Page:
Obama and the Constitution: Our Nation’s Unfinished Business

Before Barack Obama’s election last week, speculation about the President-elect’s future legal agenda was rampant. Prof. Stephen Calabresi, the co-founder of the Federalist Society, as well as other prominent conservatives claimed that Obama would seek to redistribute property, taking out of context a 2001 interview in which Obama discussed the role of courts. But that is not where Obama’s legal legacy likely will, or should, lie.

As President, Barack Obama will have the opportunity to reshape our nation’s commitment to liberty and equality, first inscribed in the Declaration of Independence and then in the Bill of Rights and in the Reconstruction Amendments that secured liberty and equality to all Americans. Abraham Lincoln, one of Obama’s heroes, fought the Civil War to secure “a new birth of freedom,” and Lincoln’s famous words will be President-elect Obama’s inaugural theme.

Unfortunately, the Reconstruction Amendments, particularly the Fourteenth Amendment, have never gotten their due. Shortly after their passage, a hostile Supreme Court severely limited the most important provisions of the Fourteenth Amendment, and these cramped precedents still dominate the legal landscape. Tomorrow and Friday, some of the country’s finest legal scholars and lawyers will meet in Philadelphia to discuss how to recover the text and history of the Reconstruction Amendments.

The conference, entitled The Second Founding and the Reconstruction Amendments, was convened by the American Constitution Society and is being co-sponsored by the Constitutional Accountability Center. It will focus primarily on the immortal words of the Fourteenth Amendment, which sought to write into our Constitution Lincoln’s promised “new birth of freedom” and are at issue in many of the most contested cases before the Supreme Court.

Like the Declaration of Independence Lincoln invoked at Gettysburg, the Fourteenth Amendment provides rock-solid protections for liberty and equality. In unmistakable words, it guarantees citizenship to all Americans as their birthright, protects all the fundamental rights of citizens, forbids discrimination and subordination, and gives Congress broad power to protect liberty and equality. Over two days, scholars at the conference will take a comprehensive look at the text and history of all of these critical constitutional protections.

Many of these guarantees have never been given their full scope, and others are subject to constant attack:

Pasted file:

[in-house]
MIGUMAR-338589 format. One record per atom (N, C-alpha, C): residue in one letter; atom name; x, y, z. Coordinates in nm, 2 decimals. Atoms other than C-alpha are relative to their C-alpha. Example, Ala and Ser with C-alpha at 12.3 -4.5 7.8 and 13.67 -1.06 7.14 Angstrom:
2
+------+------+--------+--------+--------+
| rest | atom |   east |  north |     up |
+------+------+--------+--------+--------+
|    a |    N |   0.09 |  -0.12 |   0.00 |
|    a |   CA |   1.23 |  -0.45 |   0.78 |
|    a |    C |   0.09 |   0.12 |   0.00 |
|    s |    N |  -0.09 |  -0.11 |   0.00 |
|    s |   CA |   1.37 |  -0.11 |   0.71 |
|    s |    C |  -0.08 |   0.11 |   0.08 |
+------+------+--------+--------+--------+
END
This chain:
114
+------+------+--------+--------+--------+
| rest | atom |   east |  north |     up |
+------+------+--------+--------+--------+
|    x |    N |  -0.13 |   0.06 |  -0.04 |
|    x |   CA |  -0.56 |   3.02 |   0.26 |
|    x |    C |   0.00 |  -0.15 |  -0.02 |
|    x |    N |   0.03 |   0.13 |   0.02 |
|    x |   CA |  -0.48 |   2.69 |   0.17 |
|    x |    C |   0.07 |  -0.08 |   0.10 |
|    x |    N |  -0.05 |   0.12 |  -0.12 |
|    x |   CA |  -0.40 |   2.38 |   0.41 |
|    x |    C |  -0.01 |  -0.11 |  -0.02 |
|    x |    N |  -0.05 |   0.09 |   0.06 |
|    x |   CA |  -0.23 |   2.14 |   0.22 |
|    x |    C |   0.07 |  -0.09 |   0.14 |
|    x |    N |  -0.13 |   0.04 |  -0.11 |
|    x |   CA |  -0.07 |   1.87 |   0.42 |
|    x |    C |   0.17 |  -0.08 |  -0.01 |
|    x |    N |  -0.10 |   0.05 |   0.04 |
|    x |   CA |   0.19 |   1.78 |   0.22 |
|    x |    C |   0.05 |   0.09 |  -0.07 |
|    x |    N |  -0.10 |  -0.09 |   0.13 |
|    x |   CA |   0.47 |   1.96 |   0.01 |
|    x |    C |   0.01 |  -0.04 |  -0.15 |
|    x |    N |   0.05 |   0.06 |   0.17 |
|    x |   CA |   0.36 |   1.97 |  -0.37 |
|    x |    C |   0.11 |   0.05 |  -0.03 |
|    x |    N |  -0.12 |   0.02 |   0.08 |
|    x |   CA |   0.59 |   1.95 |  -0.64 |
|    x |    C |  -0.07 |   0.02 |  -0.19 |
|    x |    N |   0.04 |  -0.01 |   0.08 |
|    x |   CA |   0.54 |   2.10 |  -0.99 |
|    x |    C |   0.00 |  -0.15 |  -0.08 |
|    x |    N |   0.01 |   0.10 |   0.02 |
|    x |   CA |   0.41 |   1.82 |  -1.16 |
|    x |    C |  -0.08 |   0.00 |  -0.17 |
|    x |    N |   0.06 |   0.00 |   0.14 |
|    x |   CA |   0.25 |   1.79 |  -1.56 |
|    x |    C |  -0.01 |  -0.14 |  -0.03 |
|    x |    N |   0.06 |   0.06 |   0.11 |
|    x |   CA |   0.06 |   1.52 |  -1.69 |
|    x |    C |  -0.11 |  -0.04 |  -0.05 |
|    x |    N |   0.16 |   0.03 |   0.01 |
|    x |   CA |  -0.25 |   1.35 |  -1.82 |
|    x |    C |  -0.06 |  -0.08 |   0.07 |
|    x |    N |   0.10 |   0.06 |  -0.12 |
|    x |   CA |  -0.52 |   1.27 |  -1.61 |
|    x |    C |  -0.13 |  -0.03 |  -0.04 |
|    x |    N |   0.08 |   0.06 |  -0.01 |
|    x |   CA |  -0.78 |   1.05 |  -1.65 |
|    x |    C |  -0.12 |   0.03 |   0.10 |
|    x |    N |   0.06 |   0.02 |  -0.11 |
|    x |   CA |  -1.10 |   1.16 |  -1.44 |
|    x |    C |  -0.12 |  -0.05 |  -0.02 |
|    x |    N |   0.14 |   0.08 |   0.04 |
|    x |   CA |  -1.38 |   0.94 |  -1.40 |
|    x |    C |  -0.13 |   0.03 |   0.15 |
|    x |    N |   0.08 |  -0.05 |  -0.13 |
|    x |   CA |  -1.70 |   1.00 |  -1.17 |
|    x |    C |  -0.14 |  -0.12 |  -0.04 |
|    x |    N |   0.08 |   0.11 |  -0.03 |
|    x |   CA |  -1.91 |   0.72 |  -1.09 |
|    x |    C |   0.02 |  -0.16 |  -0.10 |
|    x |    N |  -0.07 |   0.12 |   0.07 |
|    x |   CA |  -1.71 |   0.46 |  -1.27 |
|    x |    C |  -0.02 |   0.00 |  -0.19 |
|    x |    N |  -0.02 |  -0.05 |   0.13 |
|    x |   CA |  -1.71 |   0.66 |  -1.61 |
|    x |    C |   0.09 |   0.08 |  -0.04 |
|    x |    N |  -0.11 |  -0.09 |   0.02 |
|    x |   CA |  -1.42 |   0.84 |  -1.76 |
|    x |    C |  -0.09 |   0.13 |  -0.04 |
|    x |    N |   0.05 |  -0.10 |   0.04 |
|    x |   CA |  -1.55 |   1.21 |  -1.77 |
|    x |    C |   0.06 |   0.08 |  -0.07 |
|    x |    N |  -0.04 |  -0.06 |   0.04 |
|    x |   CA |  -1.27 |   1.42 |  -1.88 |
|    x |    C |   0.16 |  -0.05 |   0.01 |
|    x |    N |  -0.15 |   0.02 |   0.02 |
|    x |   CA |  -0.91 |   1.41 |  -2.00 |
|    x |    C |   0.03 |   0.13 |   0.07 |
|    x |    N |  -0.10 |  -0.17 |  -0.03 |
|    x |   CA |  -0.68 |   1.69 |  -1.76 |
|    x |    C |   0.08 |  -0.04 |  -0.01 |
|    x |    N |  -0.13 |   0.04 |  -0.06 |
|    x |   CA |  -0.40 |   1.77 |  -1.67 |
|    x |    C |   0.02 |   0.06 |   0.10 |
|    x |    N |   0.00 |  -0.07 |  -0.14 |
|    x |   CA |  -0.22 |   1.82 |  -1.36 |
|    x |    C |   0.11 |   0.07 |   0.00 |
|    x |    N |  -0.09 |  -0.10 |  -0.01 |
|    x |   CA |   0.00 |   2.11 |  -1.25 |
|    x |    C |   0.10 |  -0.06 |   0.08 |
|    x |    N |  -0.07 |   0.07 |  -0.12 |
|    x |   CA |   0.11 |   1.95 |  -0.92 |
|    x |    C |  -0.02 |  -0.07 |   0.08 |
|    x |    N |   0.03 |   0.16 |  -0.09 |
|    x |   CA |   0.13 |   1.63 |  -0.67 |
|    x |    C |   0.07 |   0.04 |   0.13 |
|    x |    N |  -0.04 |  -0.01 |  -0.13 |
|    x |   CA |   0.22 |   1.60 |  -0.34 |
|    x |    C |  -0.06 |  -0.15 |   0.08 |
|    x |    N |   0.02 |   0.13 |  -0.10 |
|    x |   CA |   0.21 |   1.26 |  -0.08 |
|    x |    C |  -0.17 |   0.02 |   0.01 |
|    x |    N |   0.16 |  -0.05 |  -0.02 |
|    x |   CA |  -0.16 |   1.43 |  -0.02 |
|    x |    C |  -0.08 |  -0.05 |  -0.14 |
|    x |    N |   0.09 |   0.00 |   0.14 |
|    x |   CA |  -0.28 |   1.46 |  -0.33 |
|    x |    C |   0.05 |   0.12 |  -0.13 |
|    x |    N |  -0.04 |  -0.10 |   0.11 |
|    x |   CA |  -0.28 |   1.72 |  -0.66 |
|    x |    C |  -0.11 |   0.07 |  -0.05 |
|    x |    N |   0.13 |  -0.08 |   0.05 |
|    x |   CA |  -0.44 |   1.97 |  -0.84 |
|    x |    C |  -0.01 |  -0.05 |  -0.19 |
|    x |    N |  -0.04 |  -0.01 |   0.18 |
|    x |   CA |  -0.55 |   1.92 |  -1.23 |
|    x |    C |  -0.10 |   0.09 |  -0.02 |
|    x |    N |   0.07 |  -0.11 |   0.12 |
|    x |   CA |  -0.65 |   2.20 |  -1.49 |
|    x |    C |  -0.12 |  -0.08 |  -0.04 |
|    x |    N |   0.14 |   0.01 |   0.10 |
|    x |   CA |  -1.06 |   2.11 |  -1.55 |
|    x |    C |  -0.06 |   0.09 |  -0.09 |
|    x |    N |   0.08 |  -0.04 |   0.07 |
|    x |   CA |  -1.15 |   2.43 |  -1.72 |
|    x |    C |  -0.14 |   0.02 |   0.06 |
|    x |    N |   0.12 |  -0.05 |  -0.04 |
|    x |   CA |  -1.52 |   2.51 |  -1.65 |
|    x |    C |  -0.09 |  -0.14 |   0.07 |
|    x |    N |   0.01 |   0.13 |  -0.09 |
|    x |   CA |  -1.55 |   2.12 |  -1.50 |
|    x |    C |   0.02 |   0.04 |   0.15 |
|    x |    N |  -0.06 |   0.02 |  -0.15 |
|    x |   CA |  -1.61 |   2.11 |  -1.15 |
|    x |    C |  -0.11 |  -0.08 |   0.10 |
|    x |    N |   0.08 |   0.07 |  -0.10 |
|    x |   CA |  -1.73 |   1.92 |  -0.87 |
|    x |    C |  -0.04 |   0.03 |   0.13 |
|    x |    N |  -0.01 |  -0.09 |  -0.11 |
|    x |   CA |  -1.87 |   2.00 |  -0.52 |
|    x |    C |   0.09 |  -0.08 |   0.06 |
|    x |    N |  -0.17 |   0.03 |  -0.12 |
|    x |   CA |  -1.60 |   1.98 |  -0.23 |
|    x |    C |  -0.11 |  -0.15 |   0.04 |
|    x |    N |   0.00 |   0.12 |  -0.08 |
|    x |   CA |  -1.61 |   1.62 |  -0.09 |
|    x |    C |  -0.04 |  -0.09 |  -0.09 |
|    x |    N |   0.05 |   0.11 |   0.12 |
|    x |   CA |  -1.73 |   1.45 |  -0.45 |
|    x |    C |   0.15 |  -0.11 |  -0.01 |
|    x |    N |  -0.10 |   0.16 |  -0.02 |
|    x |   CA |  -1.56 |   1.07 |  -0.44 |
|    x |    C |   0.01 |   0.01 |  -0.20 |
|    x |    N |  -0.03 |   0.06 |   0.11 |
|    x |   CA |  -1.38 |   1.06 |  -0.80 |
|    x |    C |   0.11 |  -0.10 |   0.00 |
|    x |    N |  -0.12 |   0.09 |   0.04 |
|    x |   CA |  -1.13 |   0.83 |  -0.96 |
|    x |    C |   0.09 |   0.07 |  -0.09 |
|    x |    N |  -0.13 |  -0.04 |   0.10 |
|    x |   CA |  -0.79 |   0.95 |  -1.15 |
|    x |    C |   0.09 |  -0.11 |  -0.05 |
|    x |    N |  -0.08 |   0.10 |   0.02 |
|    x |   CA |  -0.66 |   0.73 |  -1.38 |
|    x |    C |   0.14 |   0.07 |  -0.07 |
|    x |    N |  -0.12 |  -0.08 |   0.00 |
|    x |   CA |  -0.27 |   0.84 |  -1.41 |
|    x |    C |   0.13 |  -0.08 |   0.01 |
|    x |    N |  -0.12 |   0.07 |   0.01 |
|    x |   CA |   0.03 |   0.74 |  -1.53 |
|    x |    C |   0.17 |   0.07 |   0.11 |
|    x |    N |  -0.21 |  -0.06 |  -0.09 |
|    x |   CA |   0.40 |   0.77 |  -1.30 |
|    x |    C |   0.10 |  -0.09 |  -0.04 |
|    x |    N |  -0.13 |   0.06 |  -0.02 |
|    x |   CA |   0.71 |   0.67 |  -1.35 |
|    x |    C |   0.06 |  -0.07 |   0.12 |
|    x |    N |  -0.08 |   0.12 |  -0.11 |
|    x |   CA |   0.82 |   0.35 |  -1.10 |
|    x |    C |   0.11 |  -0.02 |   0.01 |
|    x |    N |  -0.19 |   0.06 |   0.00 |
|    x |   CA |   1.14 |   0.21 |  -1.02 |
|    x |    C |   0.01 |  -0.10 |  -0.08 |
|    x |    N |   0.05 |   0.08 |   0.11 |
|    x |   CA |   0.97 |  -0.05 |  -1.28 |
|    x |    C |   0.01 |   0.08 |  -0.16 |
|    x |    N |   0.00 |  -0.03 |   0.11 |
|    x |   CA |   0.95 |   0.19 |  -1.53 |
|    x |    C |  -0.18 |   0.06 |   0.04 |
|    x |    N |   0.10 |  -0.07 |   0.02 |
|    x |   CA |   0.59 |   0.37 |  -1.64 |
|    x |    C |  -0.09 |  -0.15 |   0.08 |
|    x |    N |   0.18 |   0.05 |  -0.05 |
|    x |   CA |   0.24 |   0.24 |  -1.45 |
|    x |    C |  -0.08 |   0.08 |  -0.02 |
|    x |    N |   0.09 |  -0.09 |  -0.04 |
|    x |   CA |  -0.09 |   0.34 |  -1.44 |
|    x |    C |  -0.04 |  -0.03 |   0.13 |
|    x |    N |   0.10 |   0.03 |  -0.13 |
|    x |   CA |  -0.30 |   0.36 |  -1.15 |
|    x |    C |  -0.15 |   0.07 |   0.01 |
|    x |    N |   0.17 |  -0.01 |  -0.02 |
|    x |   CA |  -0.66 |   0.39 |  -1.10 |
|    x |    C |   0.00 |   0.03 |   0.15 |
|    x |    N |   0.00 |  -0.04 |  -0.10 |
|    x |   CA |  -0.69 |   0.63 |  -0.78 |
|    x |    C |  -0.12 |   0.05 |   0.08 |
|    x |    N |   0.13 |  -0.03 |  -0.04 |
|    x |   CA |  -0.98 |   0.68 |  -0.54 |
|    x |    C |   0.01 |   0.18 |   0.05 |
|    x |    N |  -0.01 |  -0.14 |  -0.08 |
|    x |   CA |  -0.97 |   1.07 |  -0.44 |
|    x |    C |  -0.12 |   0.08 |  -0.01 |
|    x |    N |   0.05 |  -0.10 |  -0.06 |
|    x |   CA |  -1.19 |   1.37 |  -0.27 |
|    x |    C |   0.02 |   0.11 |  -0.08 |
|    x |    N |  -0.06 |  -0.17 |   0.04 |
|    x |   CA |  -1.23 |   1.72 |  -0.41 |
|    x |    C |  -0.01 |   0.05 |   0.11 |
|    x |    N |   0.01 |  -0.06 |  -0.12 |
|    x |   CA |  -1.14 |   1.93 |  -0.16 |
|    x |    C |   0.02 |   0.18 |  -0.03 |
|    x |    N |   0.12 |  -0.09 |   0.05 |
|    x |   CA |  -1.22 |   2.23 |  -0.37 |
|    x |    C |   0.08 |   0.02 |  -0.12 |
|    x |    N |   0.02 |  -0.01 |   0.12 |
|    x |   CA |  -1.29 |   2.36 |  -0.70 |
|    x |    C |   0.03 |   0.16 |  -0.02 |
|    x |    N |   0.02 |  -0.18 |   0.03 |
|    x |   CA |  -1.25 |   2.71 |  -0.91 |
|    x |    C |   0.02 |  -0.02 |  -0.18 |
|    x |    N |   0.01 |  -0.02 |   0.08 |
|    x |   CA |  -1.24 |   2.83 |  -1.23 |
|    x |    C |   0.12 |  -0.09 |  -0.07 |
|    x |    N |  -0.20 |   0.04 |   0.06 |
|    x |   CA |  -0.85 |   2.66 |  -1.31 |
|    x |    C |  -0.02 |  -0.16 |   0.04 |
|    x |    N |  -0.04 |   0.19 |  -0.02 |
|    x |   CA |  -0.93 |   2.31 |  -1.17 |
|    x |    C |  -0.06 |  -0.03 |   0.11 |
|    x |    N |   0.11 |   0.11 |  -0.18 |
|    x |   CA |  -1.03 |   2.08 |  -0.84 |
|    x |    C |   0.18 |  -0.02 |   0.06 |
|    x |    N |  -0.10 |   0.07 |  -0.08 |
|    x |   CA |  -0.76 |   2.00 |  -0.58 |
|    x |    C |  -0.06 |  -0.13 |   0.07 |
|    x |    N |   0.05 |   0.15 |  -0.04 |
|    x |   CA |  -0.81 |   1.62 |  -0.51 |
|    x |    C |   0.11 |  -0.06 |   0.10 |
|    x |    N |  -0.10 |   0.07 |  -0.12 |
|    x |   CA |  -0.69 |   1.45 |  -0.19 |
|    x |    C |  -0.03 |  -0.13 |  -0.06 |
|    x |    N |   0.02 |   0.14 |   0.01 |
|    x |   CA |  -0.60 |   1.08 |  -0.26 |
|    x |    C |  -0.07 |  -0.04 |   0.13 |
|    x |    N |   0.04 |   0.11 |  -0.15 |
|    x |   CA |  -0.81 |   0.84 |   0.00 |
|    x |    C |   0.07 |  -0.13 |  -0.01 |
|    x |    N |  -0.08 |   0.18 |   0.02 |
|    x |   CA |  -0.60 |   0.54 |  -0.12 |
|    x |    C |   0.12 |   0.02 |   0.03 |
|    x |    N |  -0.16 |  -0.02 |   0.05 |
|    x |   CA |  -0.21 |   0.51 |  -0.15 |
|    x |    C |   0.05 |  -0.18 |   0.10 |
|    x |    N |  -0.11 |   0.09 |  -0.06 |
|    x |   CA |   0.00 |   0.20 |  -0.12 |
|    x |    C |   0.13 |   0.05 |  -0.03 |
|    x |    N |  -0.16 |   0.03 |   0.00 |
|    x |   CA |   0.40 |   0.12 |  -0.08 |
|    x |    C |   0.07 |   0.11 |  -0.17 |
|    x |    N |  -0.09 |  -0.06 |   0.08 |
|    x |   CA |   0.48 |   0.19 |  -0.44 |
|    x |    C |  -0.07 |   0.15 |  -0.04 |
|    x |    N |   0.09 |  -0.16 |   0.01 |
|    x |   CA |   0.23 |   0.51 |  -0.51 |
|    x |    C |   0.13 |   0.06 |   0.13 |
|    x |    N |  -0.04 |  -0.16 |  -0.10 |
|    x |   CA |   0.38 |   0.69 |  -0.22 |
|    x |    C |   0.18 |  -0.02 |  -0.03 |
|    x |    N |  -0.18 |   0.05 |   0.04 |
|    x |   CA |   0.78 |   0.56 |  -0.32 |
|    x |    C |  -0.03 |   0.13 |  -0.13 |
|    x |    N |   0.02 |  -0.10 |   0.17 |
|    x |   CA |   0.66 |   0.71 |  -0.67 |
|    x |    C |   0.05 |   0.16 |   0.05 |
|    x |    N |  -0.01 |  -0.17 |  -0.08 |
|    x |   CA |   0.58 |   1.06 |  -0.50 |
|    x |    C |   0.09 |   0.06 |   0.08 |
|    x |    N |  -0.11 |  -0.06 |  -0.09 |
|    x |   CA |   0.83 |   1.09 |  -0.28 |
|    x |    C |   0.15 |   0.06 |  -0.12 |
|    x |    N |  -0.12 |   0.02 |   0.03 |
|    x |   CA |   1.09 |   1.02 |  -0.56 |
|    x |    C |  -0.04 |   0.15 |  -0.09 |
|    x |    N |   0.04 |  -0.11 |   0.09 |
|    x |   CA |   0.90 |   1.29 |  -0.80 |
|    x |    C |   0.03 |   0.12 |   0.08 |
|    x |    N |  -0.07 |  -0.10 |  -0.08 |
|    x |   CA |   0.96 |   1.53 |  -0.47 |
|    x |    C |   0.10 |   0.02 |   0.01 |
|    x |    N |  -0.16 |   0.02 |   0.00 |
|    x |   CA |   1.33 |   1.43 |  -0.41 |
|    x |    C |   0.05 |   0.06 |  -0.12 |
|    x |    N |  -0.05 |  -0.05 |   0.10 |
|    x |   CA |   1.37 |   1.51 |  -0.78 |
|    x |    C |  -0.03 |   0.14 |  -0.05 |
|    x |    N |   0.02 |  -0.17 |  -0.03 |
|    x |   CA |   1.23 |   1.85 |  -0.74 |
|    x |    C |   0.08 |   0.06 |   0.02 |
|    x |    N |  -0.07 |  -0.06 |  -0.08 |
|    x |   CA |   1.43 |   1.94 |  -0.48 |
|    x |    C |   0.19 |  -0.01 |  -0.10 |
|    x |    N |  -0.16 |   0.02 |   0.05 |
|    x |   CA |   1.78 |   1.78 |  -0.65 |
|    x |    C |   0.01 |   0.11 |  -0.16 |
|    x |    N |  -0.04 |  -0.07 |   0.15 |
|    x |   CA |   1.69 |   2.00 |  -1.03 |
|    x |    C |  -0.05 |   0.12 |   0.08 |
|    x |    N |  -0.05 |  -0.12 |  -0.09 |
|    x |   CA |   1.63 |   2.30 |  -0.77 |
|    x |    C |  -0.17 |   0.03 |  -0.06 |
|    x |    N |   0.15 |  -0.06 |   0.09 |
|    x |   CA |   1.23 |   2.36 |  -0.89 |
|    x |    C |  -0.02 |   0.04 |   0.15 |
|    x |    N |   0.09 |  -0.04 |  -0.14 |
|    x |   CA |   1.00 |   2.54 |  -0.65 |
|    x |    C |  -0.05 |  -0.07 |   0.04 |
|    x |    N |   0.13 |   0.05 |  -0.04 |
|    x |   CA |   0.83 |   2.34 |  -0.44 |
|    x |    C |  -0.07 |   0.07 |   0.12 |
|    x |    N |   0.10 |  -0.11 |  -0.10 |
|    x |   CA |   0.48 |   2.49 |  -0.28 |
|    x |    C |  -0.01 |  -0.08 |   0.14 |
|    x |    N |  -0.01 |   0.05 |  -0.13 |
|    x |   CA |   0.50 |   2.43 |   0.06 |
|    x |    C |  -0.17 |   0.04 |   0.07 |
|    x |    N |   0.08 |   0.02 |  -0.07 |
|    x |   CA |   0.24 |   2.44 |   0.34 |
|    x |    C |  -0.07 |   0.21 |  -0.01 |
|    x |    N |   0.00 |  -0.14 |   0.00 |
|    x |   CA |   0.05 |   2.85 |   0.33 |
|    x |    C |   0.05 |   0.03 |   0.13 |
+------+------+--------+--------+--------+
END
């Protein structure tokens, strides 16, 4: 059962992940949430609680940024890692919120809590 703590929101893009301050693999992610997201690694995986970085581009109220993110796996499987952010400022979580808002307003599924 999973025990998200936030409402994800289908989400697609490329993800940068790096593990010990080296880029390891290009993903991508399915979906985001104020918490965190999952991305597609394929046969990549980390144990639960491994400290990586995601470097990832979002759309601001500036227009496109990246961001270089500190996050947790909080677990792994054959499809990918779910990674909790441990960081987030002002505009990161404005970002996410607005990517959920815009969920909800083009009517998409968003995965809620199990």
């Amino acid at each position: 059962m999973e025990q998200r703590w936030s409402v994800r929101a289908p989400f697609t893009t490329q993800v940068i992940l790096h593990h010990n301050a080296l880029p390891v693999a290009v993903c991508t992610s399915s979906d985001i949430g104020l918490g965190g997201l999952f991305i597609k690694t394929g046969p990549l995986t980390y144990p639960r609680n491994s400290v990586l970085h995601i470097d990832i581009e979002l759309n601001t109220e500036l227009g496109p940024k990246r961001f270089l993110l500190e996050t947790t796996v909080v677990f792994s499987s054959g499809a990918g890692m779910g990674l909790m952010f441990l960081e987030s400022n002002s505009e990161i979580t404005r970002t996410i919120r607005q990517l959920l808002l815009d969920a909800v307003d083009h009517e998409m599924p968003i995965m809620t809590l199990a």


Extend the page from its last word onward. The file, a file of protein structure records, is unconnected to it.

Birthright citizenship is guaranteed by the opening words of the Fourteenth Amendment, yet conservative politicians and activists each year argue that persons born in this country to undocumented immigrants should be stripped of the citizenship the Fourteenth Amendment plainly confers.

The Privileges or Immunities Clause was written to protect the substantive fundamental rights of all Americans, but was effectively read out of the Constitution by the Supreme Court in 1873. That precedent still stands today.

Congress was meant to have broad power to enforce the constitutional rights guaranteed by the Reconstruction Amendments. After all, a Supreme Court that decided Dred Scott could easily write fundamental protections out of the document. But shortly after Reconstruction, the Supreme Court sharply limited the enforcement powers of Congress. Today these precedents remain, and are used to invalidate civil rights legislation, such as the Violence Against Women Act. While the Court often defers to congressional exercises of its enumerated powers, it rarely does so when Congress attempts to enforce constitutional guarantees of liberty and equality.

Here is an agenda for Barack Obama — secure “a new birth of freedom” for the 21st century, push the Supreme Court to enforce the text and history of the Reconstruction Amendments, and nominate Justices who will do the same. Hopefully President-elect Obama and his team of legal advisors will pay close attention to the ideas that will come out of this week’s Second Founding conference.

This article, featured in Huffington Post, was written by Doug Kendall and David Gans, Constitutional Accountability Center’s Human and Civil Rights Program Director.